MELBOURNE, AUSTRALIA – Media OutReach – 1 February 2021 – Australia-Recently, a famous Korean BBQ restaurant on Elizabeth Street in the CBD of Melbourne, Australia, took in a new member to deliver food in the store. That is PuduBot, the iconic delivery robot from Pudu Robotics.
PuduBot has been well received by the locals since its introduction in the restaurant. While waiting for the food to be served, many customers use their mobile phones to take photos or videos of PuduBot hustling and bustling around.
Robot waiters are nothing new in the modern world, but people may wonder “How does the robot deliver food to the designated location? How does it avoid people coming and going? Is it reliable? And how can it ensure the food is not spilled or dropped?”
Well, it’s all a piece of cake for PuduBot!
PuduBot is developed by Pudu Robotics, a world-leading provider of commercial robots. Pudu has developed over 400 patents, more than 60% of which are utility patents. Relying on the core technologies of low-speed autonomous driving, robotics motor, and motion control, Pudu has launched top-notch delivery and disinfection robots to the market.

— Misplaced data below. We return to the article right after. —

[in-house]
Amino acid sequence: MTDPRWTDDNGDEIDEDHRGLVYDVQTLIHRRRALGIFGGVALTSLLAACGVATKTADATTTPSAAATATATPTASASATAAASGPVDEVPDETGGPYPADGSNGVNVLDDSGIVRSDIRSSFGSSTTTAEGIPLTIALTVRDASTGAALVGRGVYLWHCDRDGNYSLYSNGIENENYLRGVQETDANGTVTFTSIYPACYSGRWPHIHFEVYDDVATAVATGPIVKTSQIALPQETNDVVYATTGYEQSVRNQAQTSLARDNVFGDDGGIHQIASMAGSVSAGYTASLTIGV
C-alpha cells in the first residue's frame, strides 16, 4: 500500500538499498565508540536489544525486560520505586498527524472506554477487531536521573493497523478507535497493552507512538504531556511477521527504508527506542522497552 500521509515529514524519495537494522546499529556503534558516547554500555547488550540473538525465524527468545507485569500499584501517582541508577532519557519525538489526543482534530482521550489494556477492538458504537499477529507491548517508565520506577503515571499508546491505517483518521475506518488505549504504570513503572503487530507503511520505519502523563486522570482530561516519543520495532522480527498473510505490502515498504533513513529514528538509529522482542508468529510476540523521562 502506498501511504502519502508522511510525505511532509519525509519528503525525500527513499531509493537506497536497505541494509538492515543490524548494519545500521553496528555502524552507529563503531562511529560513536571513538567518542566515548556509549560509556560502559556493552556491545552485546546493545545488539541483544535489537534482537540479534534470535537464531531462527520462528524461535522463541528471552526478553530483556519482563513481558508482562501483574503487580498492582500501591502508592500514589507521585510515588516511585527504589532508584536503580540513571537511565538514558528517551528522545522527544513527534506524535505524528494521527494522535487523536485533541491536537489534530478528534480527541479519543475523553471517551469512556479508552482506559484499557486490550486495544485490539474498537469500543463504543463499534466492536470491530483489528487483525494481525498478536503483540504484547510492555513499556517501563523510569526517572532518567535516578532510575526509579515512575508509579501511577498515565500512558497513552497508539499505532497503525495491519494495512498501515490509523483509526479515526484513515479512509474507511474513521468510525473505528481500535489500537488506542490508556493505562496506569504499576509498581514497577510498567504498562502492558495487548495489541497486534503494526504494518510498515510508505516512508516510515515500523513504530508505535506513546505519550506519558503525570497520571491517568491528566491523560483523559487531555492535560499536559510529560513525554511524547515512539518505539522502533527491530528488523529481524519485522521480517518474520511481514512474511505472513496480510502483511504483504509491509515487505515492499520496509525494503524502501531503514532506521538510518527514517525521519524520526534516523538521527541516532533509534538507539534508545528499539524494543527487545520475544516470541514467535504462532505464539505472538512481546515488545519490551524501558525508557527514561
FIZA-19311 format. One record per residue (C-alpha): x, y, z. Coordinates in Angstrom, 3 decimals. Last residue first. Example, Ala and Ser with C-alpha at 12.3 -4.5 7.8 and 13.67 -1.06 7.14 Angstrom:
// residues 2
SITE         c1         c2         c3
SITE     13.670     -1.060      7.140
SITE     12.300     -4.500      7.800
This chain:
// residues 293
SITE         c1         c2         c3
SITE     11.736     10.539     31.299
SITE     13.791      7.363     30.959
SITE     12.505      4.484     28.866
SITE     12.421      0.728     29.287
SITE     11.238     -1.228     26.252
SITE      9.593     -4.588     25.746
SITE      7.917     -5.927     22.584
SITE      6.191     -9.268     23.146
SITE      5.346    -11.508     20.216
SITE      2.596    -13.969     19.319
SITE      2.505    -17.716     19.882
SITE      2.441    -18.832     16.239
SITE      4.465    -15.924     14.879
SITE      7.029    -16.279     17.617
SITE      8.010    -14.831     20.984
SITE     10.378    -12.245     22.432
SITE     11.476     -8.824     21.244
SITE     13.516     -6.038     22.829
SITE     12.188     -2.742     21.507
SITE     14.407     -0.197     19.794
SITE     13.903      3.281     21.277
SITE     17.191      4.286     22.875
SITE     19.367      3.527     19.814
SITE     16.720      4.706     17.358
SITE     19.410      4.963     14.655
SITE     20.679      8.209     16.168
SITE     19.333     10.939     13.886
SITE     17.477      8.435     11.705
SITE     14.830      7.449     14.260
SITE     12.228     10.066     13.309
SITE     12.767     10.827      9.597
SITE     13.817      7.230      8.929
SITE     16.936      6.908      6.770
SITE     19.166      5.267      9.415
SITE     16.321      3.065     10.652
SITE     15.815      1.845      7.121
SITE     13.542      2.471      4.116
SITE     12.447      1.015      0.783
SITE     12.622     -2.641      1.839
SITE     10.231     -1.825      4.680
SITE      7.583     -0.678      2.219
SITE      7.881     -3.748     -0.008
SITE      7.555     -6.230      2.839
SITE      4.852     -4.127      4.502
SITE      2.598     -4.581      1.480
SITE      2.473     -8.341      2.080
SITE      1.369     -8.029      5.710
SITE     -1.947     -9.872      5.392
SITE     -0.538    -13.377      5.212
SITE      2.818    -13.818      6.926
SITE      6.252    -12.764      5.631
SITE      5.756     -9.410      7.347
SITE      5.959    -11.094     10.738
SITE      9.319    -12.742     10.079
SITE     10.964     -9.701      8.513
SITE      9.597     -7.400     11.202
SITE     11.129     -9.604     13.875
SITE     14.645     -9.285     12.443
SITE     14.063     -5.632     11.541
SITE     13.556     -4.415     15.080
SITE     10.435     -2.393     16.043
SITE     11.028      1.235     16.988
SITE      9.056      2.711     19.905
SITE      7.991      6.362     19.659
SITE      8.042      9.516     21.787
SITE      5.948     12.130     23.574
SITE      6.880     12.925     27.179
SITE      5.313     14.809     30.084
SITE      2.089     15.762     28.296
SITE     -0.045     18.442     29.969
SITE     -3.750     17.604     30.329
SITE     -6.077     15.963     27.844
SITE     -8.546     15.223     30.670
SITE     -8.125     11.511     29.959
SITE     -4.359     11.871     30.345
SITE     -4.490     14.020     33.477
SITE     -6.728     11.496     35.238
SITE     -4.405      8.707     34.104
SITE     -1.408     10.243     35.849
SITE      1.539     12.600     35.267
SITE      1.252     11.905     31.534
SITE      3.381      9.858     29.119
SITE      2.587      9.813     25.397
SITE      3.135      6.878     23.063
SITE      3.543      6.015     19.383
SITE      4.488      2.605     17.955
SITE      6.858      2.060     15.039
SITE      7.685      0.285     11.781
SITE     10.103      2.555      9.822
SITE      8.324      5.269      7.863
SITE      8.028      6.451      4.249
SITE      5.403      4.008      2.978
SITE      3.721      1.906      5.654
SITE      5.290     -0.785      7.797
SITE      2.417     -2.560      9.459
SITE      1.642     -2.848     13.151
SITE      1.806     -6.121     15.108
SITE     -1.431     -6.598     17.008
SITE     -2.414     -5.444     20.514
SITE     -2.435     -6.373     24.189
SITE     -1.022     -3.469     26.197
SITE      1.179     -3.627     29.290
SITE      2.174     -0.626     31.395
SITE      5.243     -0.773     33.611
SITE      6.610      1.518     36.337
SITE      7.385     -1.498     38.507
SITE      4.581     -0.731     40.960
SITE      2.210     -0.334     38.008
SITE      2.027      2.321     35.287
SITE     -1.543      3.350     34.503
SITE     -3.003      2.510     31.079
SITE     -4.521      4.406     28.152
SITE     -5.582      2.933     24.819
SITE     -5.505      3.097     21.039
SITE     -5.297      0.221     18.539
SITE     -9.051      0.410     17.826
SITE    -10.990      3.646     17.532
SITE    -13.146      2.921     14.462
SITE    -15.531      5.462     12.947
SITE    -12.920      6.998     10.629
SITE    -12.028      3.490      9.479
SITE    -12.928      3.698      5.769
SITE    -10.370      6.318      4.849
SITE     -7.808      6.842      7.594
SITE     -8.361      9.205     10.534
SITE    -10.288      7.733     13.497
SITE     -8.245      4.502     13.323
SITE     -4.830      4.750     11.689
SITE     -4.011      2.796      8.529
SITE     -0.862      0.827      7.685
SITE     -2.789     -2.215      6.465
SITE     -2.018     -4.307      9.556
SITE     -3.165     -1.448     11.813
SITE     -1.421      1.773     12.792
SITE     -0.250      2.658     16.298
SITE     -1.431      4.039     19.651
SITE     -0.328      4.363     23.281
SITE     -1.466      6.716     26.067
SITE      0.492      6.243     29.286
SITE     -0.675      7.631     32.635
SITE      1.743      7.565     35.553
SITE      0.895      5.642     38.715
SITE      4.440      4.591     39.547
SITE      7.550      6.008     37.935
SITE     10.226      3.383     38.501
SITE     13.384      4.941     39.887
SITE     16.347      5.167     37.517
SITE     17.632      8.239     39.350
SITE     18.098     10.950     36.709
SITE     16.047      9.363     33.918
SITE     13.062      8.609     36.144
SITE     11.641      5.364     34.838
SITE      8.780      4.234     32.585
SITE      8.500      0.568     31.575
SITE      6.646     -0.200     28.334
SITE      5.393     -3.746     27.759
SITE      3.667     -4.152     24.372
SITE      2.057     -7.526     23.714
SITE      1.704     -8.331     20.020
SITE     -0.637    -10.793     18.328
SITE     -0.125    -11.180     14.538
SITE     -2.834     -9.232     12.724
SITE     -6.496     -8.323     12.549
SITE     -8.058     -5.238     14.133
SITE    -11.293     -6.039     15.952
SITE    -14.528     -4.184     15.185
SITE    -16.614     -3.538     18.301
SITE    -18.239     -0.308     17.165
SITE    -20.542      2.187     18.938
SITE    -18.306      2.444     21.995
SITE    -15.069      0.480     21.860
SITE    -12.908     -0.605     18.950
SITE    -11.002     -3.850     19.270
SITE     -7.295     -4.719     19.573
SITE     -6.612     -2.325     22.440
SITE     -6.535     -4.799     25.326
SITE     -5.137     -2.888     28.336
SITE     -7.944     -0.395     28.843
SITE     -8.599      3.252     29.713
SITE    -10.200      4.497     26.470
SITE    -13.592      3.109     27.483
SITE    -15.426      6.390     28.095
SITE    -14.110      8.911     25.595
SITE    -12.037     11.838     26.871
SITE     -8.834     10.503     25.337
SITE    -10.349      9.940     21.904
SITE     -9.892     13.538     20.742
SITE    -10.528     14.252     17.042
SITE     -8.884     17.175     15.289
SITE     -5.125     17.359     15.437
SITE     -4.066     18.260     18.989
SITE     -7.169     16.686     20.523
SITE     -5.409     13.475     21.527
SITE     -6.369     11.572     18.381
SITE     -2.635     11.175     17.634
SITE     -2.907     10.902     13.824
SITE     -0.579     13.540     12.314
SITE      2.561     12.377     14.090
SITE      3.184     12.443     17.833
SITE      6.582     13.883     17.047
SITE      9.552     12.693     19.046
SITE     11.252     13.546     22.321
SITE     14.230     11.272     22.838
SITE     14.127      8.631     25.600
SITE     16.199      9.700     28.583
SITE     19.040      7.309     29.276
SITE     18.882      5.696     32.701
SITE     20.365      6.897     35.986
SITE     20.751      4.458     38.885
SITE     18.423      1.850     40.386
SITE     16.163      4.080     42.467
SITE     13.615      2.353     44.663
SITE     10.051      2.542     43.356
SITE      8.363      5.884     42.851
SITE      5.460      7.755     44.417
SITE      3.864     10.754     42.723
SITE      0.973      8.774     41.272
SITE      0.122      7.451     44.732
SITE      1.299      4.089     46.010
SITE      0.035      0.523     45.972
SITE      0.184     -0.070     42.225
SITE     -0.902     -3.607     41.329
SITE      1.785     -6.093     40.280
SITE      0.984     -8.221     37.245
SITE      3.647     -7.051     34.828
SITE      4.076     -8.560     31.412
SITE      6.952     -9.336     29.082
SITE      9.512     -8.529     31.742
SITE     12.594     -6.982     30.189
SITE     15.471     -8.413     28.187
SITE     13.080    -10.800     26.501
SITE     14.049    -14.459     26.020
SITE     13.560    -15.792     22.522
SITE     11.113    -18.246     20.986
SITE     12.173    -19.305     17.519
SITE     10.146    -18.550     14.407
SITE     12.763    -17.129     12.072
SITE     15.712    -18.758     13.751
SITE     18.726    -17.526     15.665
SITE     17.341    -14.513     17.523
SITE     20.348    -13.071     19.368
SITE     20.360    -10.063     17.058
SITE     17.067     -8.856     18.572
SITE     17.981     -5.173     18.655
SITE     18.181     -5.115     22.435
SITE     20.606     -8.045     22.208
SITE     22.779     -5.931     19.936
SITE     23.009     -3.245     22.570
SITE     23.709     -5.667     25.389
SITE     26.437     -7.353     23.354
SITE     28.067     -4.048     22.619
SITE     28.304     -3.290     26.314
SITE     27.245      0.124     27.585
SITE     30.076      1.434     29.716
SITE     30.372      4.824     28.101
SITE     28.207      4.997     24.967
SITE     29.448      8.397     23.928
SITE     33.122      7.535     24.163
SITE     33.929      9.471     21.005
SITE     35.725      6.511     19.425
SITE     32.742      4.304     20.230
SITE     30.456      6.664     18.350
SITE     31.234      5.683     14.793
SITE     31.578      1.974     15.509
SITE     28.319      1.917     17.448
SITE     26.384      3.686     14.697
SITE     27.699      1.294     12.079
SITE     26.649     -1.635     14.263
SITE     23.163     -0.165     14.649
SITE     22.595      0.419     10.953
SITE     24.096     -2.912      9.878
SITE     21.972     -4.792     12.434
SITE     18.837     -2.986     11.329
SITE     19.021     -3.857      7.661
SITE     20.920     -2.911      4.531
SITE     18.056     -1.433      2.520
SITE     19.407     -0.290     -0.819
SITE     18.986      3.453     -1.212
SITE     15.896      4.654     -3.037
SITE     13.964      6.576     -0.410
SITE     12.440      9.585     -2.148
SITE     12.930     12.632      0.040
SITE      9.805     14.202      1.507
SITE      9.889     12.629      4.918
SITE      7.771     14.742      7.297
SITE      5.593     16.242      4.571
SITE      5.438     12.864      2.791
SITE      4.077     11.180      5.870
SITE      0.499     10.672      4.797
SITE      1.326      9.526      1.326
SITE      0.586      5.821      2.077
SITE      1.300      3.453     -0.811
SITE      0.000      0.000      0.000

As we know, Pudu’s delivery robot features automatic driving, positioning and navigation, and obstacle avoidance. So how does this work? It is made possible by the multi-sensor PUDU SLAM algorithm independently developed by Pudu. This cutting-edge technology integrates the data from the vision camera, lidar, RGBD camera, IMU, encoder, ultrasonic sensor and many more sensors, enabling centimeter-level map construction and positioning with high precision and robustness.
During its movement, the robot processes data from sensors through the perception algorithm, accurately identifies obstacles in the environment, and generates a high-precision, multi-layer semantic map. It also makes local path planning to fine-tune the trajectory in real time while maintaining the general direction of the global path, allowing for flexible obstacle avoidance.
Today, Pudu’s delivery robots have been sold to 50+ countries in the world. They have found wide applications in restaurants, hospitals, supermarkets, and even airports and office buildings of all sizes, providing flexible delivery that users can rely on.